On a cold December morning, every road in Nagaland seems to be leading to the Hornbill Festival venue. Large signboards, usually adorned with portraits of Naga people clad in their beautiful best traditional wears, welcome you to the ‘Festival of Festivals’. They are compellingly beautiful images – seeing one of them in a newspaper or a magazine will compel you to pack the bags and catch the next flight available.
The Hornbill Festival is a celebration of Nagaland’s traditions and cultural heritage. Sixteen communities–collectively called Nagas–come together at the festival venue to exhibit their wears, enact their daily life and re-create their energetic festivals at one place. Imagine spend a year travelling through rural Nagaland, witnessing their way of life and celebrations, and then think about bringing it all together in one-go. That’s hornbill festival for you.
Here is a collection of images from Hornbill Festival – celebrations, performances and portraitures, made in the last two years of leading photography tours to the festival.
The festival venue–called Kisama Heritage Village–just outside Kohima. The venue is far larger than just an amphitheater for performances. Surrounding the amphitheater are the resting places of the participating communities, restaurants, shops, museums and community areas.
A performance in progress. Seated behind the performers are people from other participating Naga communities. The festival sees a large number of people performing over its ten days length. When the performances are in progress, other participants, attired in their traditional best, sit together in designated places to watch all the action.
Between performances, participants rest in designated spaces for each community, called Morungs. Traditionally, in several Naga communities, a Morung is a dormitory located in each village. Boys coming of age stay in the Morung and learn the way of life and acquire skills from a mentor. You can still see remnants of Morungs–usually a small hut with an outdoor kitchen–in several villages, although the system is no longer in practice.
On some occasions between performances, you may here the sound of heavy pounding in some of the Morungs. Most likely, this is the sound of beating log-drums. A log drums is a huge tree-trunk with its core emptied. They are seen in almost every Naga village and is usually located in a Morung or the center of the village. Traditionally, log-drums are beaten to gather the attention of the village, which could be about an occasion such as birth or death or even to warn everyone about an enemy attack.
A man belonging to Konyak Community, seated with his fellows at the performance venue. The tattoos on his face indicate that he was once a successful head-hunter. Several Naga tribes practiced head-hunting as a tradition until a ban was put in place in early 20th century, although the last recorded headhunting occurred as recently as the 1960s. Tattoos were a reward celebrating a successful head-hunting in Konyak people. A few head-hunters from the past can still survive. Although several Naga communities practiced head-hunting, it is particularly well-known in Konyaks, thanks to their practice of awarding face-tattoos.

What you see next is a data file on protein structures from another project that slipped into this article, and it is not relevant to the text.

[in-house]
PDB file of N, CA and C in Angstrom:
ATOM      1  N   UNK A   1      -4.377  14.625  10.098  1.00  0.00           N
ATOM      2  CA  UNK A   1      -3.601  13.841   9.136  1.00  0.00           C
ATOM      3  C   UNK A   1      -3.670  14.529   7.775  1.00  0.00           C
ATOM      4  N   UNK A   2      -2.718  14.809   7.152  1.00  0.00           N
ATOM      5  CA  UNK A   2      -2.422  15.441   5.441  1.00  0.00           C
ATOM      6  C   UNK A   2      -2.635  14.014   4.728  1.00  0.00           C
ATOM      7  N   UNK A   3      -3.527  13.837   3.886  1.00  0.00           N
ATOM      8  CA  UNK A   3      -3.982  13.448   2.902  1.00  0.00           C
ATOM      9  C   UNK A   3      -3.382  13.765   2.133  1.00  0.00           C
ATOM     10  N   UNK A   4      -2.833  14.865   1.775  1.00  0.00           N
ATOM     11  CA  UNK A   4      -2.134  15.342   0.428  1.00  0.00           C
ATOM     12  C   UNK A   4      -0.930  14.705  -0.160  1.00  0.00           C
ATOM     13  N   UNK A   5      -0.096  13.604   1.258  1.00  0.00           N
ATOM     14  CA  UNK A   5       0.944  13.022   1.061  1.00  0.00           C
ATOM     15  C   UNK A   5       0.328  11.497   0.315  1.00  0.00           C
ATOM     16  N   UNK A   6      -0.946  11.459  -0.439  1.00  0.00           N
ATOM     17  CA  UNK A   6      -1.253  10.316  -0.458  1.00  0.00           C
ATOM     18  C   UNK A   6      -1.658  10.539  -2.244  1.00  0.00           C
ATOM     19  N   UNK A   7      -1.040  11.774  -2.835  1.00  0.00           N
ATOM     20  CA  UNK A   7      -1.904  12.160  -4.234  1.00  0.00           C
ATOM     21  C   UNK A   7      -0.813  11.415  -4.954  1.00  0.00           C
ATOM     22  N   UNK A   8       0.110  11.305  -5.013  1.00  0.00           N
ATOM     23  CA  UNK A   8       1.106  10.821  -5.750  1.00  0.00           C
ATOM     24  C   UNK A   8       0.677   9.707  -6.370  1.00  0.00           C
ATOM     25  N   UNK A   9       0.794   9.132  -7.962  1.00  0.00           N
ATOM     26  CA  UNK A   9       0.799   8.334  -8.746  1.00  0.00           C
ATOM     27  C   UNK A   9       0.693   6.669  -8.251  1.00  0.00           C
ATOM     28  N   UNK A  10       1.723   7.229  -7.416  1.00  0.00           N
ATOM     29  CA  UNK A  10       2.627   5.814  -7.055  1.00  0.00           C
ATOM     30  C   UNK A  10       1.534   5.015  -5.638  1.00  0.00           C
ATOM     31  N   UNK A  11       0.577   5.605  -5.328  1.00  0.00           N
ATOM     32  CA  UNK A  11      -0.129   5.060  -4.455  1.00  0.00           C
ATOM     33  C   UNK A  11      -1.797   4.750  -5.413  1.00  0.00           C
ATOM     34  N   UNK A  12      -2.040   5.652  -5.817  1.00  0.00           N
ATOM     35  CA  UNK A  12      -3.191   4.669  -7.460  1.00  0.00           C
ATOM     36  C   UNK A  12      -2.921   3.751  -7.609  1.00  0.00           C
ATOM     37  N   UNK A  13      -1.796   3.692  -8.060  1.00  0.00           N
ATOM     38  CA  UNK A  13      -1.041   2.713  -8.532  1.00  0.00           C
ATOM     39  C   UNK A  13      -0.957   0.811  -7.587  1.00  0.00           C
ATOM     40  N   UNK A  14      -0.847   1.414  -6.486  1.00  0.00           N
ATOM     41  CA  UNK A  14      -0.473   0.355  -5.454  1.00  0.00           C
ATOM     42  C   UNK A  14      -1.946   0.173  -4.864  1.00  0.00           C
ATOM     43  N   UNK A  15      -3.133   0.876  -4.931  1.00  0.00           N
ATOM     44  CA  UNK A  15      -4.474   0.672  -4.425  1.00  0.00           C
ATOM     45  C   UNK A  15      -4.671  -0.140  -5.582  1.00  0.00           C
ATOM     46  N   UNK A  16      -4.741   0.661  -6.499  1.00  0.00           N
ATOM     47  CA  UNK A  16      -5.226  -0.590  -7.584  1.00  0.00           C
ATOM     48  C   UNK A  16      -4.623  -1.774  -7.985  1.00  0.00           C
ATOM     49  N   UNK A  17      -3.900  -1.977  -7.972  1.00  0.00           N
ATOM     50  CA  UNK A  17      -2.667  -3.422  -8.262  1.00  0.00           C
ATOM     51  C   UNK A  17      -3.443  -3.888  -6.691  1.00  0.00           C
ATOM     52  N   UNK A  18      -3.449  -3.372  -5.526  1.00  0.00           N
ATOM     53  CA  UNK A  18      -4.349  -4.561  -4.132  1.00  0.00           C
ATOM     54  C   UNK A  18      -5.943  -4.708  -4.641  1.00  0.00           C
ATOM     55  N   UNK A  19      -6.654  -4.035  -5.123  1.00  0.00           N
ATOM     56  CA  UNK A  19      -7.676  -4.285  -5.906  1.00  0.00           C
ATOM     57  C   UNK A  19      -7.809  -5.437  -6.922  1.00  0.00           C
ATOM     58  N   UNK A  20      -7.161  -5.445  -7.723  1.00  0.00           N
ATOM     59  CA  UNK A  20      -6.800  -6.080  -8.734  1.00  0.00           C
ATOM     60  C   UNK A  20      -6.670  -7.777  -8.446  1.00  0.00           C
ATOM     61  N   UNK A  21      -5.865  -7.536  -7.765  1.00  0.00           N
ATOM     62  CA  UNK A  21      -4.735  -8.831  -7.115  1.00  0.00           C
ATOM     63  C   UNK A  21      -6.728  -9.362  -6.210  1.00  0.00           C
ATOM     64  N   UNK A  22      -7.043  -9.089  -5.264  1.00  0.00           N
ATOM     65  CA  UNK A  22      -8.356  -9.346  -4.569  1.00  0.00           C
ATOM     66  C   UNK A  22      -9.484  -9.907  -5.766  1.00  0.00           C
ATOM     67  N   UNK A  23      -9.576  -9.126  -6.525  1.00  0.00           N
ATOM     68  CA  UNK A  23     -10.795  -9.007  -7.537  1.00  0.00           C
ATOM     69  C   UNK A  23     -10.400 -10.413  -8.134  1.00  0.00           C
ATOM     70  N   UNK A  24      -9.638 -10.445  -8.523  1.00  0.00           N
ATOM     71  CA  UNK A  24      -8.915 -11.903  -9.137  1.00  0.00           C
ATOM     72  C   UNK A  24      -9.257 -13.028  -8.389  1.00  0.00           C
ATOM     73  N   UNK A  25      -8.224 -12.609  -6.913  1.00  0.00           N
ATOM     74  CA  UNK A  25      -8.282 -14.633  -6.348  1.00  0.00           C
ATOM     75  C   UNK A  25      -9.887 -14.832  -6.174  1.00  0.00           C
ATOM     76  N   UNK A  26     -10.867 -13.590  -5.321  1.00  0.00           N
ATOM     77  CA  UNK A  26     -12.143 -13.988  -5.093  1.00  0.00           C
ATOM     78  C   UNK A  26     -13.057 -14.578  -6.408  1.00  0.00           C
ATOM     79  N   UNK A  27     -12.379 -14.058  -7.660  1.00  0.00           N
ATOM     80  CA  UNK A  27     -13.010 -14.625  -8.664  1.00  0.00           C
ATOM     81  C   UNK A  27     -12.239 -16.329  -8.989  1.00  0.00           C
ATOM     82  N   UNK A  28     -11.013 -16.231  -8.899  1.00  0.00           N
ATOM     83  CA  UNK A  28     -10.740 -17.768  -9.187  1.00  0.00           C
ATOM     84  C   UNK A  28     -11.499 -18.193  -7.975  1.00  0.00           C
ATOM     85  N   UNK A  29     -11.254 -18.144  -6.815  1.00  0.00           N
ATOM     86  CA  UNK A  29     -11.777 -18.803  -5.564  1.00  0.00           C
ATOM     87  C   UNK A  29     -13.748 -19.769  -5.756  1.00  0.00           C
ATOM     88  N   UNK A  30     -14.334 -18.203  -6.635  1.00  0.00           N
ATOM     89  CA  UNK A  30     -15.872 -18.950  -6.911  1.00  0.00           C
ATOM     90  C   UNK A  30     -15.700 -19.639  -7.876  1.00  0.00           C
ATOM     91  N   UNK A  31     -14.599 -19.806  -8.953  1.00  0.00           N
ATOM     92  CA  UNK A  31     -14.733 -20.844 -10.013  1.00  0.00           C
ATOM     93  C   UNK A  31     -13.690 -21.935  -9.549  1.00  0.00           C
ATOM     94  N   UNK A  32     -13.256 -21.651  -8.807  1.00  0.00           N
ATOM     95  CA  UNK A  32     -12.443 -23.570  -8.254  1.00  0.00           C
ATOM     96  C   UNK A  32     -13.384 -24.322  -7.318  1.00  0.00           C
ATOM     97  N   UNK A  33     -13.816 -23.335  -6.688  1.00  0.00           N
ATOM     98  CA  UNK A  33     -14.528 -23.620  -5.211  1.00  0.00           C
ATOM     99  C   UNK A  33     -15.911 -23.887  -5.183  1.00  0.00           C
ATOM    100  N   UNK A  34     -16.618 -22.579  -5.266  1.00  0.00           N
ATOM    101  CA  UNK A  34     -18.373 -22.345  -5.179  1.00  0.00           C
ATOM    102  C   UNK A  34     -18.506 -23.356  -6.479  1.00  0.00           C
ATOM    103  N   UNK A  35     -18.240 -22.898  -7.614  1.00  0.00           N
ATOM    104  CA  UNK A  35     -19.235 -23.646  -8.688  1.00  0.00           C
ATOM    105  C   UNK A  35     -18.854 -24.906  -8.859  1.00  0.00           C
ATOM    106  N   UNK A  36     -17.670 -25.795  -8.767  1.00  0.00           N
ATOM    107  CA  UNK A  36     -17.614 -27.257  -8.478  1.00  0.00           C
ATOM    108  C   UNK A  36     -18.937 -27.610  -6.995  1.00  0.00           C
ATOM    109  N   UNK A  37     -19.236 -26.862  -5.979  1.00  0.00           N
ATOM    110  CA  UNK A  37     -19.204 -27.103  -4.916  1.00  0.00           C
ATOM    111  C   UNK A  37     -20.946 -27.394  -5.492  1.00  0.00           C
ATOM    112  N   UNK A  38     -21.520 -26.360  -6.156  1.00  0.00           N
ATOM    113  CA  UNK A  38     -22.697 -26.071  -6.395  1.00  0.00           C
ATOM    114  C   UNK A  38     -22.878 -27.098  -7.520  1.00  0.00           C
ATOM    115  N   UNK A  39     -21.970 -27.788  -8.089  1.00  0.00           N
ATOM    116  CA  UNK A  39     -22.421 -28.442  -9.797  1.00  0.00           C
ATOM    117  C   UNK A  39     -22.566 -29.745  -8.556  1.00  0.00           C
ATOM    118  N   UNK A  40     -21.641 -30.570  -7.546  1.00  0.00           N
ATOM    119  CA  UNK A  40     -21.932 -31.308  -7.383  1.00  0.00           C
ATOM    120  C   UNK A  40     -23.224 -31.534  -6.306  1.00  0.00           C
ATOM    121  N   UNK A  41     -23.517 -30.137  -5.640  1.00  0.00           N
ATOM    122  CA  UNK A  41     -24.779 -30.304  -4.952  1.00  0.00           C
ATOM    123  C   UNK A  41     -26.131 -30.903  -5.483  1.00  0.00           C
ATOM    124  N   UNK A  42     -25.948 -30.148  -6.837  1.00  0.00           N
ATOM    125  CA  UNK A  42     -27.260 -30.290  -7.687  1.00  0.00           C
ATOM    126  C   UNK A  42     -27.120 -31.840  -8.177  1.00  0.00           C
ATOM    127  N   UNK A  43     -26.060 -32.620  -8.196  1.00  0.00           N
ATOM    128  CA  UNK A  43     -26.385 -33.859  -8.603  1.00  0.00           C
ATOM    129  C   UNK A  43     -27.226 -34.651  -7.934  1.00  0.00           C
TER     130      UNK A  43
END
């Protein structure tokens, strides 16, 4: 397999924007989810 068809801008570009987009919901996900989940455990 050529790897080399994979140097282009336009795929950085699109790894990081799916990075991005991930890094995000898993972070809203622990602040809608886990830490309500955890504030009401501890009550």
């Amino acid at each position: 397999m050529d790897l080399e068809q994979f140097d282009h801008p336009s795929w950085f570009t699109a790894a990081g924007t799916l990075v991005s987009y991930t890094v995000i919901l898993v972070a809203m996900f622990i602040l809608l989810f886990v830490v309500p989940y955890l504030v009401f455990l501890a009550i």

Besides performances, the festival also hosts several entertaining competitions including bamboo pole climbing. The climb is made harder by lacing the pole heavily with pork fat. Participants are allowed to minimize the effect of grease by throwing sand on the poles, but it doesn’t help much. It takes a lot of unsuccessful attempts before someone manages to get on the top. A few other competitions include a Naga version of high-jump that involves kicking a high-hanging piece of meat with both legs, and eating bhoot-jolokia (ghost-chillies or king-chillies). Bhoot-Jolokia are known as the world’s hottest chillies.
Hornbill Festival Information – Things you should know
Hornbill Festival is scheduled from December 1 to 10 every year. Sixteen different communities inhabiting Nagaland come together during the festival to present a glimpse of their cultural heritage, enact their way of life and recreate their festivities. The festival is held at a specially created venue outside the city of Kohima, called Kisama Heritage Village.
The festival is not just about cultural performances: it’s a great place to get insights to about all things Nagaland. At the festival venue, you can taste Naga food, witness or be part of some competitions, see museums that give you insights into the part played by Nagaland during the second world war, see images or participate in a photography competition and of course buy Naga souvenirs.
When performances are not in progress, you can visit the Morungs to meet the Naga people adorned in their best traditional clothes and even watch some performances that happen at the Morung from up-close.
Although the festival lasts for ten days, most visitors prefer to be at the festival venue for two to three days.
Having been to Kohima, it is also worthwhile taking time to visit a few places nearby. Visiting local villages – Kigwema (close to the festival venue) and Khonoma (one hour drive) can give you a glimpse of everyday life in the villages of Nagaland. These villages are inhabited by Angami Naga people.
Another popular sight of Kohima is a war cemetery built in memory of Indian and British soldiers who fought the Japanese.
A night-market opens us in Kohima during the days when Hornbill Festival is in progress. This is a busy road where Naga people setup food-stall along the length of a road.
Accommodation can be hard to get and frightfully expensive during the days of the festival. Ensure that you book well in advance. Kohima has a range of accommodation from basic guest-houses to three-star hotels. You can also find a few guesthouses that open-up to visitors in nearby Kigwema Village.
Also see my photography tour – Photography in North-East India and Hornbill Festival